Optical Illusions Show How We See

In the article, “Optical Illusions Show How We See”, regarding how information can differ depending on perception, the author asks — why is the sky blue? (emphasis mine)

“The sky isn’t actually colored at all (not blue or yellow or red or green). Rather, it’s your mind that’s colored. The world around us is physics devoid of meaning, whereas our perception of the world is meaning devoid of physics…the air in the sky is like a filter, letting primarily medium to long wavelengths through more easily than short wavelengths. Hence why the sky is composed primarily of shorter wavelengths (and so appears bluish), whereas the light from sun is composed primarily of longer wavelengths (and so appears more reddish). While the differential scattering of sunlight by the air explains the non-uniform distribution of wavelengths across the sky…

And yet color is the simplest sensations the brain has. What may surprise you is that even at this most basic level we never see the light that falls onto our eyes or even the real-world source of that light. Rather, neuroscience research tells us that we only ever see what proved useful to see in the past. [Optical] Illusions are a simple but powerful example of this point. Like all our perceptions, we see illusions because the brain evolved not to see the retinal image, but to resolve the inherent ‘meaninglessness’ of that image by continually redefining normality, a normality that is necessarily grounded in relationships, history and ecology.

The importance of these observations [of optical illusions]… They show us… that we are not outside observers of nature defined in isolation. We are instead indivisible from nature, defined by the trial and error process of interaction, a process in which we can choose to become active agents (but too often choose not to).”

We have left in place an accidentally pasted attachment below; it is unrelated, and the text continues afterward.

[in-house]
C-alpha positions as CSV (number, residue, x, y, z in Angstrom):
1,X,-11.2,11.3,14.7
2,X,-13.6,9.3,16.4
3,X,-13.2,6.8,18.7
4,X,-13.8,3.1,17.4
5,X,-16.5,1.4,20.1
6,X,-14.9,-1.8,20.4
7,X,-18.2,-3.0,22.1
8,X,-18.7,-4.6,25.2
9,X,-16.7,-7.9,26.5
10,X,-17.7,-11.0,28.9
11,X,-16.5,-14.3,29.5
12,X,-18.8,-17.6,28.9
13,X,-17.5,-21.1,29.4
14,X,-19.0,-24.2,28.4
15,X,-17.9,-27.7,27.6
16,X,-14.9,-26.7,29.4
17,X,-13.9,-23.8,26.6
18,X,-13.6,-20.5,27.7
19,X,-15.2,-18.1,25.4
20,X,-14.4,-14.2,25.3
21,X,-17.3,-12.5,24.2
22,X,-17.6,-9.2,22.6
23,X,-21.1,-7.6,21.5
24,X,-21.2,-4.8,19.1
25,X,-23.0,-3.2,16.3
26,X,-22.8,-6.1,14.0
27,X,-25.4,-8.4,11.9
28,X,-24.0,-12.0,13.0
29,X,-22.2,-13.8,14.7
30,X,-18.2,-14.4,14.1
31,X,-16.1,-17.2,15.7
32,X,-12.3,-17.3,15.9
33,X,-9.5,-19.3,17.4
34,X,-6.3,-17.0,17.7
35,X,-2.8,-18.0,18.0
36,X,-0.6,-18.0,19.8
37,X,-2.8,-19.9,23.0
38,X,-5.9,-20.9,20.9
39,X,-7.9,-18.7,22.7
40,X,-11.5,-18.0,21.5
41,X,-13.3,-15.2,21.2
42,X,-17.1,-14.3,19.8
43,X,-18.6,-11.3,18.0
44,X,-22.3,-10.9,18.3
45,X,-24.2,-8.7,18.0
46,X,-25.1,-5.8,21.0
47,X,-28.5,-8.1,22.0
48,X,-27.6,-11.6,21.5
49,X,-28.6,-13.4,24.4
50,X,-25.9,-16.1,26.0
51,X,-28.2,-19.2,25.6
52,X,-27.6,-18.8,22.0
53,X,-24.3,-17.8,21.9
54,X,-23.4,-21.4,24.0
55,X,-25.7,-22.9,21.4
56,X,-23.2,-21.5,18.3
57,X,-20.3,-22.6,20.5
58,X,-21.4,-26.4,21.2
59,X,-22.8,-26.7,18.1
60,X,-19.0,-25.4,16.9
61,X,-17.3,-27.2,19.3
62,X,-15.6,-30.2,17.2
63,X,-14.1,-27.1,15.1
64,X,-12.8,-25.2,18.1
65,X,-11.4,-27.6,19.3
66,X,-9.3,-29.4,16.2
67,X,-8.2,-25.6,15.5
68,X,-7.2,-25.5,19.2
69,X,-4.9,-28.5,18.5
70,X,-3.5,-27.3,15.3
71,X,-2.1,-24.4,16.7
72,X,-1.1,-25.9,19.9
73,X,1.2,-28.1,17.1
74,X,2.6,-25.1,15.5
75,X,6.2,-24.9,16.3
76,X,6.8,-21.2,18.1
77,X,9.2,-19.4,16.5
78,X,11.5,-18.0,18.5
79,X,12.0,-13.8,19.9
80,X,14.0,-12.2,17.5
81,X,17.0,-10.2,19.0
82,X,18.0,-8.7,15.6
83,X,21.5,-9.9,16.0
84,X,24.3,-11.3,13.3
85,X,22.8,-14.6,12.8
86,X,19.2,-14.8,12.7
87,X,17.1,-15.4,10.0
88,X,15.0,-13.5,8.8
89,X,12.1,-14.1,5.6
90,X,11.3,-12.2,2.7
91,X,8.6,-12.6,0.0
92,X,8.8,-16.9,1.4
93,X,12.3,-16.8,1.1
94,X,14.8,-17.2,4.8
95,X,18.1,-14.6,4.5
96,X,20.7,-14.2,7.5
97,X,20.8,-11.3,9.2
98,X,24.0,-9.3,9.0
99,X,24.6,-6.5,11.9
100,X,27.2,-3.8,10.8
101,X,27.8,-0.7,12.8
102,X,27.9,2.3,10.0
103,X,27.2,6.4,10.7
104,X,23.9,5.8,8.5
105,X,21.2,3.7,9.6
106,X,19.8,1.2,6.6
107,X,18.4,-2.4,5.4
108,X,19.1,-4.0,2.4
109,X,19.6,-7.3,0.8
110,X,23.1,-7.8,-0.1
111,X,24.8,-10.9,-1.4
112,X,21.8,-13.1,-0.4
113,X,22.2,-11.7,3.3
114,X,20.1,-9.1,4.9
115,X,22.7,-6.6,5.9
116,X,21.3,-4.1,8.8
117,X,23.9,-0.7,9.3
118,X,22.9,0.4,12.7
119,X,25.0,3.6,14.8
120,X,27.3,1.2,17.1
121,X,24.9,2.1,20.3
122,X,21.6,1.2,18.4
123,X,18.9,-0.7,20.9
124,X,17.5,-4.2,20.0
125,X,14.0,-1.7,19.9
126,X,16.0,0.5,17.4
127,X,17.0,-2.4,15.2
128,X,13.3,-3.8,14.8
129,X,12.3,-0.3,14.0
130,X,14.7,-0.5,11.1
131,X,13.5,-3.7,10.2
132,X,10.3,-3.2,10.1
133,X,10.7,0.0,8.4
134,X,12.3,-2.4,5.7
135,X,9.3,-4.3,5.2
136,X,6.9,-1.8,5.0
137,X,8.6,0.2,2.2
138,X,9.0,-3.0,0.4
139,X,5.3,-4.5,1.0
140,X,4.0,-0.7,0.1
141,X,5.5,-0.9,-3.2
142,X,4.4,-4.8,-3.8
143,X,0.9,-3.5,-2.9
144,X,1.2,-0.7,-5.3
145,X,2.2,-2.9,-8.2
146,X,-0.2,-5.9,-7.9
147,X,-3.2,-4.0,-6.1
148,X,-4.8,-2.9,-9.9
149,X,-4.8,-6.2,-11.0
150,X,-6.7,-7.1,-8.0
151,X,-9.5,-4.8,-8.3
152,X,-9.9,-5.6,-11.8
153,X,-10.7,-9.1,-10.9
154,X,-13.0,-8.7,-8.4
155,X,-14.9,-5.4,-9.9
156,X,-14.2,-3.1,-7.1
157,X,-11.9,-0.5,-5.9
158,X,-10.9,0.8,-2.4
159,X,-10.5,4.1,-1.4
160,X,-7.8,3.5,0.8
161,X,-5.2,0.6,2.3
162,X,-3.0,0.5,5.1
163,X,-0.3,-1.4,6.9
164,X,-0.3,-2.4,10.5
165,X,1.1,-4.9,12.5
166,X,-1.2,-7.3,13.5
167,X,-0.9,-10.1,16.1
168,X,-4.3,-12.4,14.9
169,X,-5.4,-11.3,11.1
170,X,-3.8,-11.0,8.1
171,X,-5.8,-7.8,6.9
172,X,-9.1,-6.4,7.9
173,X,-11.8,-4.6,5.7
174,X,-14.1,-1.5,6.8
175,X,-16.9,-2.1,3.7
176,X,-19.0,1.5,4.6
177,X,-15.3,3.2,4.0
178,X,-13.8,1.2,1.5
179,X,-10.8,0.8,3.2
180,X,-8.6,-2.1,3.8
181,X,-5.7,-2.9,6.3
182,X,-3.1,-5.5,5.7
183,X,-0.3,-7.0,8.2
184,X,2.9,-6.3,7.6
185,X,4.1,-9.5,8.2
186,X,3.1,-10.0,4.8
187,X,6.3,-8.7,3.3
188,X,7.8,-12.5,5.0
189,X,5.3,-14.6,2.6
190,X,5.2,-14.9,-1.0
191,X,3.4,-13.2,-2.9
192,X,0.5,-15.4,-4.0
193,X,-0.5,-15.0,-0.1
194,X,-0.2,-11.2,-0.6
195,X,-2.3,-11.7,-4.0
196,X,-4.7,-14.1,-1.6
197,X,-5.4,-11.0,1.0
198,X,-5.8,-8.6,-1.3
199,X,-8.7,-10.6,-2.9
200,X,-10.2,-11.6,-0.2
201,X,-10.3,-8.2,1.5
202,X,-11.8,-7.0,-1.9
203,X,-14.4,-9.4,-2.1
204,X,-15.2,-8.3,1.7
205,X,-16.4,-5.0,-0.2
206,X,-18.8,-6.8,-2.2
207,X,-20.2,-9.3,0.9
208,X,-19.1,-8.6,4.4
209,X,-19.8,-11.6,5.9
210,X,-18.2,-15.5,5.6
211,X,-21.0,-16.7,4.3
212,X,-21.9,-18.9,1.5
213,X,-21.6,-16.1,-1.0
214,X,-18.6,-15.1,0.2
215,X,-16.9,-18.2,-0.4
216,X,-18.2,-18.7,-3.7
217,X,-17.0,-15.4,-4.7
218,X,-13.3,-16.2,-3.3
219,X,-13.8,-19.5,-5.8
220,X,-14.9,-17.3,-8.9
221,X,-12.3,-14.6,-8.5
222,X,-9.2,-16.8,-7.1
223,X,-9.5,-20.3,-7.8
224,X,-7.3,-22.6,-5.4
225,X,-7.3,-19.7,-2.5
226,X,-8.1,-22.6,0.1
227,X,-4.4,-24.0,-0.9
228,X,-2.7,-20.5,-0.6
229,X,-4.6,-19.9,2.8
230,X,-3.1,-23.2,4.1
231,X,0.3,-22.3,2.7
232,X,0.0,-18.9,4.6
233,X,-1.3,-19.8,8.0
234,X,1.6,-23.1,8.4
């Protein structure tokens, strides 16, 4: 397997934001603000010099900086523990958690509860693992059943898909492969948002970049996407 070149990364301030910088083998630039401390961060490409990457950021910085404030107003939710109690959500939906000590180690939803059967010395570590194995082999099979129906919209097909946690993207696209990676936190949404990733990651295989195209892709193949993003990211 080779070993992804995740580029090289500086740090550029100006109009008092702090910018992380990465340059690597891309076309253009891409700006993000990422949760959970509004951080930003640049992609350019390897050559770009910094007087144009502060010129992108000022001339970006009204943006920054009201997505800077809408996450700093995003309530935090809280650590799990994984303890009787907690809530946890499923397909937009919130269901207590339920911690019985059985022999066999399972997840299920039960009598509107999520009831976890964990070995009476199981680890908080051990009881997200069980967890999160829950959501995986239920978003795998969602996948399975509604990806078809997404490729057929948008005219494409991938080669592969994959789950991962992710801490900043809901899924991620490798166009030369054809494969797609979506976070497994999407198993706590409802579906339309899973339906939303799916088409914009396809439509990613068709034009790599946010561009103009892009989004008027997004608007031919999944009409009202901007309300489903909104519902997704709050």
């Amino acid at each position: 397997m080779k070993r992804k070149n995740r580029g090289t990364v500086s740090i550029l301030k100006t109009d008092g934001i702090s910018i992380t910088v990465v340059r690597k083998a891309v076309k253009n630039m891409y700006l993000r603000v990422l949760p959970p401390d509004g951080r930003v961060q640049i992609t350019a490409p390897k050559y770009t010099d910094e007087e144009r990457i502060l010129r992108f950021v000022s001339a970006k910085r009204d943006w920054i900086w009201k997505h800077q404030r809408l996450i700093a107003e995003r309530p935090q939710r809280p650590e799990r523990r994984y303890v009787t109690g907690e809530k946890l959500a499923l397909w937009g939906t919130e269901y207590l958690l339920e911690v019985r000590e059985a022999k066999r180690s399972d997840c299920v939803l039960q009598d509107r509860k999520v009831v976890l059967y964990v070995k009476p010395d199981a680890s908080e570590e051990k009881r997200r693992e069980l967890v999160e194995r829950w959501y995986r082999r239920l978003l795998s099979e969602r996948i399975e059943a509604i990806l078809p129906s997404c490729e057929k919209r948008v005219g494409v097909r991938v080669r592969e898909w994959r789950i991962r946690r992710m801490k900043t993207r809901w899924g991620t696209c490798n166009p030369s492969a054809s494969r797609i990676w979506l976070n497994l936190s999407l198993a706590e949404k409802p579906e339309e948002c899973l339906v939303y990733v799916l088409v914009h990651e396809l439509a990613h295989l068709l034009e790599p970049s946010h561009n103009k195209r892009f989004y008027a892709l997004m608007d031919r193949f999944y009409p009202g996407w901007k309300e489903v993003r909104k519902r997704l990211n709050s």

In one of Jack’s earlier courses, we inquired into the feel of the field, and how we structure experience. And it occurred to me, as I go about forever fitting things together, how we structure time, perhaps a parallel to how, normally unaware, we field-structure. In that class one exercise was to consider a red apple, and how we construct the apple in our minds – size, kind, taste, fruit, rotten, glass, logo, etc., and at some point we came to color. We inquired into whether or not we actually saw the apple’s ‘redness‘. We were looking into the question of when we ‘see‘ the apple, do we see ‘a whole‘ all at once, and then build-up a kind of interpretation from our past to ‘know‘ what we recognize? Was seeing color, a ‘basic‘ interpretation, a shift from one kind of knowing to another?

In the case of looking up at the sky, seen as ‘a whole‘, does the interpretive process proceed with ‘blue‘, and continue from there to ‘the kind of sky‘, which requires comparison to skies we have seen before? It seems to me the past-present-future (ppf) structure that proceeds from the initial impression of a kind of whole, proceeds closely with that ppf structure, as soon as comparisons start spinning off, and the act of referring back, is the very act of engaging the past in the present. Many of these referrals happen in nanoseconds prior to being aware of them. The interpretive process, like lightning across synapses, as each moment picks its own lineage to proceed to include color – then we begin making our personal choices of like/dislike, value good/bad, and so on.

About David Filippone

I have been a student of Tarthang Tulku’s Time, Space, Knowledge (TSK) vision for over twenty-five years. For the past twelve years, I’ve studied TSK and Full Presence Mindfulness with Jack Petranker, director of the Center for Creative Inquiry (CCI). I have also participated in programs offered by Carolyn Pasternak of the Odiyan Center. For the past several years, I have curated the CCI Facebook page, which is often TSK-focused, and I serve on the CCI Board of Directors. The CCI Facebook page can be found at the following link... https://tinyurl.com/ybyfolcf
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